In most insects, for most of the time, air moves along the tracheae and tracheoles by diffusion alone, reaching all the tissues. The vast number of tiny tracheoles give a very large surface area for exchange. Oxygen dissolves in moisture on the walls of the tracheoles and diffuses into the surrounding cells. Towards the end of the tracheoles there is tracheal fluid, which limits the penetration of air for diffusion, but when oxygen demands build up, a lactic acid build up results in water moving out of the tracheoles by osmosis exposing more surface area for exchange. All of the oxygen needed by the cells of an insect is supplied by the tracheal system. The extent of gas exchange in most insects in ctonrolled by the opening and closing of the spiracles. Some insects also have alternative methods of increasing the level of gaseous exchange:
- Mechanical ventilation of the tracheal system: Air is actively oumped into the system by muscular pumping movements of the thorax/abdomen. These movements change the volume and therefore the pressure of the tracheae/tracheoles so air is drawn in or forced out as the presssure changes.
- Collapsible enlarged air sacs: These act as air reservoirs which are used to increase thr amount of air moved through the exchange system, and are usually inflated or deflated by the ventilating movements of the thorax and abdomen.
Discontinuous gas exchange cycles in insects
Discontinuous gas exchange cycles (DGC) have been found to be relatively common in many species of insect, and have three main states: closed, open, and flattering.
- When the spiracles are closed no gases move in or out of the insect. oxygen moves into the cells by diffusion from the tracheae and the carbon dioxide diffuses into the body fluids of the insect where it is held in a process called buffering.
- When the spircales flutter, they open and close rapidly. This moves fresh air into the tracheae to renew the oxygen supply whilst minimising water loss.
- When carbon dioxide levels build up really high in the nody fluids of the insect, the spiracles open widely and carbon dioxide diffuses out rapidly, there may also be pumping movements of the thorax and abdomen when the spiracles are open to maximise gaseous exchange.
Evidence suggests that thw advantage of DCG to help exchange in insects that spend a lot of their life in burrows, reducing entry of fungal spores and reducing water loss.
Respiratory systems in bony fish
Water is 1000 denser that oxygen and 100 times more viscous and has a much lowerr oxygen content. Because of these enviromental conditions fish have evolved a very specialised respiartory system different to mammals.
Gills: Bony fish such as trout and cod and relatively nig and active animals that have a high oxygen demand with a small SA:V ratio so diffusion alone is not enough to supply the inner cells with the oxygen they need. So fish have evolved to have gills that can take oxygen from the water and remove carbon dioxide. A one directional flow of water over the gills is maintained and gills have a large surface area, good blood supply and thin layers. IN bony fish they are contained in the gill cavity and covered by a protecticve operculum which is also active in maintaing flow of water over the gills. Gill lamellae are singular plates that arethe maint site of exchange, they occur in large stacks of gill filaments (gill plates) and need a constant supply of water to keep them apart, exposing the large surface area neded for gaseous exchange. To allow efficient exhcnage at all times, fish need to maintain a continuous flow of water over the gills even when they aren't moving.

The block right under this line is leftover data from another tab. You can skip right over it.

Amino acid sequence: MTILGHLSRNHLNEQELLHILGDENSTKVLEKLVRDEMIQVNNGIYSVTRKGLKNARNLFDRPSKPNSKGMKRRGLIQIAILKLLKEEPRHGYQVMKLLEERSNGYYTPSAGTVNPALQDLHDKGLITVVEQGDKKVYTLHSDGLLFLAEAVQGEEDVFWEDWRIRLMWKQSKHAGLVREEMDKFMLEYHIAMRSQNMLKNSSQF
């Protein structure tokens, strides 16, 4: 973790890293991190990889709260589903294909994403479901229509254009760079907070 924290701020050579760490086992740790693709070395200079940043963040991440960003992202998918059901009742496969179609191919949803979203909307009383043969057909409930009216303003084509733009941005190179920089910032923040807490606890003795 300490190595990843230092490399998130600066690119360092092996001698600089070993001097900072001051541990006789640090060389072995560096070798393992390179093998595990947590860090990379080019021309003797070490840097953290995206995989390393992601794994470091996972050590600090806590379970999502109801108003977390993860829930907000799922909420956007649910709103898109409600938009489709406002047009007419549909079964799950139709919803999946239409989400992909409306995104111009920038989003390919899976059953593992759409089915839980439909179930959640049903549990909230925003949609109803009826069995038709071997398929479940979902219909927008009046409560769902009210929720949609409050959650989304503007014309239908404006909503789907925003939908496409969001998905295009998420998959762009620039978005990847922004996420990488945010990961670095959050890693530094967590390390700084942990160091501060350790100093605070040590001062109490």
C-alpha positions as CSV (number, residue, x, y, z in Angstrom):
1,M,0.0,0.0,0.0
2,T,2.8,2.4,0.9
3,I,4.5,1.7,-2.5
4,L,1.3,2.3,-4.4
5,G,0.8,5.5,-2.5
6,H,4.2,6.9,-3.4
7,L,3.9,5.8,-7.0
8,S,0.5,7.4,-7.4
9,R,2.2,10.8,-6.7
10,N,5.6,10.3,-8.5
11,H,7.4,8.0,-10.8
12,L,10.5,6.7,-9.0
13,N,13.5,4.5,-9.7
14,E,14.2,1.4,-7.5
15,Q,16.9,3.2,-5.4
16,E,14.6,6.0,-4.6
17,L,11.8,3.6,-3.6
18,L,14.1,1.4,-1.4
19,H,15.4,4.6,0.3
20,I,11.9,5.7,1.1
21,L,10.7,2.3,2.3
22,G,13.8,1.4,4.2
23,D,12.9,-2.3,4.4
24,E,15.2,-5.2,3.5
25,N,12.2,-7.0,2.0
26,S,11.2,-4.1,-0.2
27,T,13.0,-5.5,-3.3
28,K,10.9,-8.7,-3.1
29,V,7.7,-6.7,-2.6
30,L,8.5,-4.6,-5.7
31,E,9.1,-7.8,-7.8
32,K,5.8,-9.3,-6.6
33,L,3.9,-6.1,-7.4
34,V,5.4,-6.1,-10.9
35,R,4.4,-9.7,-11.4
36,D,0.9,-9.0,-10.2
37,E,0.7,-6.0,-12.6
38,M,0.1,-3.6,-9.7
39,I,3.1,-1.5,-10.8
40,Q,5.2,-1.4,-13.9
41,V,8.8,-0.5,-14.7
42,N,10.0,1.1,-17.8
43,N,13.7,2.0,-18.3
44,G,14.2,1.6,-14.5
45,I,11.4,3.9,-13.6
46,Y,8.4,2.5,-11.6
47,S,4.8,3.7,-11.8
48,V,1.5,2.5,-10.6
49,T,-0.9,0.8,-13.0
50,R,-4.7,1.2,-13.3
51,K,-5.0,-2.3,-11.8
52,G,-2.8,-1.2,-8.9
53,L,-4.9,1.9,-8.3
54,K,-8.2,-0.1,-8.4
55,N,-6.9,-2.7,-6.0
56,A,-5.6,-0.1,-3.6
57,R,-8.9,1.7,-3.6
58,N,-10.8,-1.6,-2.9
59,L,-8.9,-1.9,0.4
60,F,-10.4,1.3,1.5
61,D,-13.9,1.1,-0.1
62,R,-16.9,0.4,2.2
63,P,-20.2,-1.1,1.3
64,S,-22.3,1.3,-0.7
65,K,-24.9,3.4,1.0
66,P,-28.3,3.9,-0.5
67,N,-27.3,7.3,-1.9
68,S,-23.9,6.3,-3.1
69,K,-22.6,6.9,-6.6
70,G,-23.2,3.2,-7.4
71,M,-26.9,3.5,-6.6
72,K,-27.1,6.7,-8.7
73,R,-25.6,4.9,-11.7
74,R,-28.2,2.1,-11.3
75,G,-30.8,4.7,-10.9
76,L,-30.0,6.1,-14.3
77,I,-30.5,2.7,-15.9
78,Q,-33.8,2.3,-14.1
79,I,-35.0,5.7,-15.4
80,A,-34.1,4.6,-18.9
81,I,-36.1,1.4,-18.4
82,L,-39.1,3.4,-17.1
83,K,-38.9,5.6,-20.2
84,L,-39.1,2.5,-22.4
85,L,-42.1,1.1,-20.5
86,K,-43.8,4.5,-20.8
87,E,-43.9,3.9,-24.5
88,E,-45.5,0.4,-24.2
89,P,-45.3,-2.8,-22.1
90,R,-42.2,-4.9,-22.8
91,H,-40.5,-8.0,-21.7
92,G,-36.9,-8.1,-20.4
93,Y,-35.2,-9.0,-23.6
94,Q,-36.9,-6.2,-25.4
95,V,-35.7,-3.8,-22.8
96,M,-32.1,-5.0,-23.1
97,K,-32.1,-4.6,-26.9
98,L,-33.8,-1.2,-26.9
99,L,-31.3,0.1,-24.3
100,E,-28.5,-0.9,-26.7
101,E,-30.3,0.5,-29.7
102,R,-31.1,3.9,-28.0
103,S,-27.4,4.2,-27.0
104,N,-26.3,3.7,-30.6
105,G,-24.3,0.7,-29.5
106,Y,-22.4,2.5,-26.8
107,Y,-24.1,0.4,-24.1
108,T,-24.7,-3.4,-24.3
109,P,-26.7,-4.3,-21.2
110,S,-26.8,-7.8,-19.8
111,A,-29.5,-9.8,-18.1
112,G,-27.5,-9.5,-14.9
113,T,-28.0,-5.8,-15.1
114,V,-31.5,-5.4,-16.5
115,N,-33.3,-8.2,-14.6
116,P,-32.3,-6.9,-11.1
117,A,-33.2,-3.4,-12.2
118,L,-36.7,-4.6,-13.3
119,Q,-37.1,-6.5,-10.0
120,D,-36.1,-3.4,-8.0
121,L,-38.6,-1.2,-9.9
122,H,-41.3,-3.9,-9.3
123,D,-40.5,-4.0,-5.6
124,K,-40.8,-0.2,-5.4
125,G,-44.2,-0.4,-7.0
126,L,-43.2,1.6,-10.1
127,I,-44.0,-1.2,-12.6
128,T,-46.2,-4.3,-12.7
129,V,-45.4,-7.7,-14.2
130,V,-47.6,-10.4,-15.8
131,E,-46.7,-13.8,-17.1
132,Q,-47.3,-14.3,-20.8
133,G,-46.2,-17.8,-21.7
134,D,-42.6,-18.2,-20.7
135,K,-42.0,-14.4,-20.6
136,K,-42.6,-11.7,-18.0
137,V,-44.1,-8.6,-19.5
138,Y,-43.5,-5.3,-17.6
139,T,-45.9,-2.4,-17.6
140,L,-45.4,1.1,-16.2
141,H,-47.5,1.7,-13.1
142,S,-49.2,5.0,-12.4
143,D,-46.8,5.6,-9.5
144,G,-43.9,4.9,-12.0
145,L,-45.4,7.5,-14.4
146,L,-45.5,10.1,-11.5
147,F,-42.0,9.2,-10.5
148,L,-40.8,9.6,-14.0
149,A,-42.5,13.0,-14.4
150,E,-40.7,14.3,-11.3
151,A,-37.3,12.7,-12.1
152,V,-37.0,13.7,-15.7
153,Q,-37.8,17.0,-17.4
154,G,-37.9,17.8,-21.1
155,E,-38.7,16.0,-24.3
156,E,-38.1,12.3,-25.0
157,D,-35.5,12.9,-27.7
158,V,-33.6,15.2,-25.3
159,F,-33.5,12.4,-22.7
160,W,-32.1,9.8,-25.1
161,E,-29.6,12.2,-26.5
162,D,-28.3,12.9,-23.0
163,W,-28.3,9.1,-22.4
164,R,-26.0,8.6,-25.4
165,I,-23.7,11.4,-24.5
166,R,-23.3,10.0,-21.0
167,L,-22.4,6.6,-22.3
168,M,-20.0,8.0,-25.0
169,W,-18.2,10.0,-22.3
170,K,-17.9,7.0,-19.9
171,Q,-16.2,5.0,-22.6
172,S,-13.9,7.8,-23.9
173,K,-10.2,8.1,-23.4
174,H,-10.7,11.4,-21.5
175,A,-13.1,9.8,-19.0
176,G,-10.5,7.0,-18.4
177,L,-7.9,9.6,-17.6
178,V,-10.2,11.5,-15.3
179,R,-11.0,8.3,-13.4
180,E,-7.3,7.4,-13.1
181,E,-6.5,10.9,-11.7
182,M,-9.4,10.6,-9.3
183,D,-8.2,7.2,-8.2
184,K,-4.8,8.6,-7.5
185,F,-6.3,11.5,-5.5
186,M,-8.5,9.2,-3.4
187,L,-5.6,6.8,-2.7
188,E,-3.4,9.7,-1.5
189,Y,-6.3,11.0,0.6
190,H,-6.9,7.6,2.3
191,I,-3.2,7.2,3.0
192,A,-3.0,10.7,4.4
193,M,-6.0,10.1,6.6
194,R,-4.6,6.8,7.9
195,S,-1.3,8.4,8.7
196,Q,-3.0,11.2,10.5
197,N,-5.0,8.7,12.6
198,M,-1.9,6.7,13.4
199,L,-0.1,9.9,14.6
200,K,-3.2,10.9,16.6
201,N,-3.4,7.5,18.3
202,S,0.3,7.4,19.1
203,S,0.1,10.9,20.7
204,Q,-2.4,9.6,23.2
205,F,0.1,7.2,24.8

Water flow over the gills
When fish are swimming they can keep a current of water flowing over the gills simply by opening their mouth and operculum. However when the fish stops moving so does the flow of water, Cartilaginous fish like sharks rely on continuous movement known as ram ventialtion. However bony fish have evolved a system which allows them to move water over the gills all the time:
The mouth is opened and the floor of the buccal (mouth) cavity is lowered, increasing the volume of the volume so as a result the pressure lowers and water moves into the buccal cavity. At the same time the opercular valve is shut and the opercular cavity containing the gills expands, lowering the pressure of this cavity whilst the buccal cavity floor starts to move up so water moves into the opercular cavity. The mouth closes and operculum opens and the sides of the opercular cavity moves inwards, all of thee actions increase the pressure in the opercular cavity and force water over the gills and out of the operculum. The floor of the buccal cavity is slowly moved up, maintaning the flow of water over the gills.
Effective gaseous exchange in water
Gills have a large surface area for diffusion, rich blood supply to maintain a steep concentration gradient and thin layers for short diffusion distances. Gills also have two extra adaptations to ensure the most effective possible gaseous exchange occurs in water:
- The tips of adjacent gill filaments overlap, which increases the resistance to flow of water over the gill surfaces and slows down the movement of water, so there is more time for exchange to take place.
- The water movement over the gills and the blood in the gill lamellae flow in different conditions. A steep concentration gradient is needed for fast, efficient exchnage to take place, so if the blod and water flow in opposite directions, a counter current system is set up. This adaptaion ensures that steeper concentration gradients are maintained than if water and the blood flowed in the same direction, as the steep gradient is maintained all the waty along the gill rather than it stopping when equilibrium is reached. As a result of the countercurrent system mpre exchange can take place and can removed 80% of the oxygen from the water flowing over them.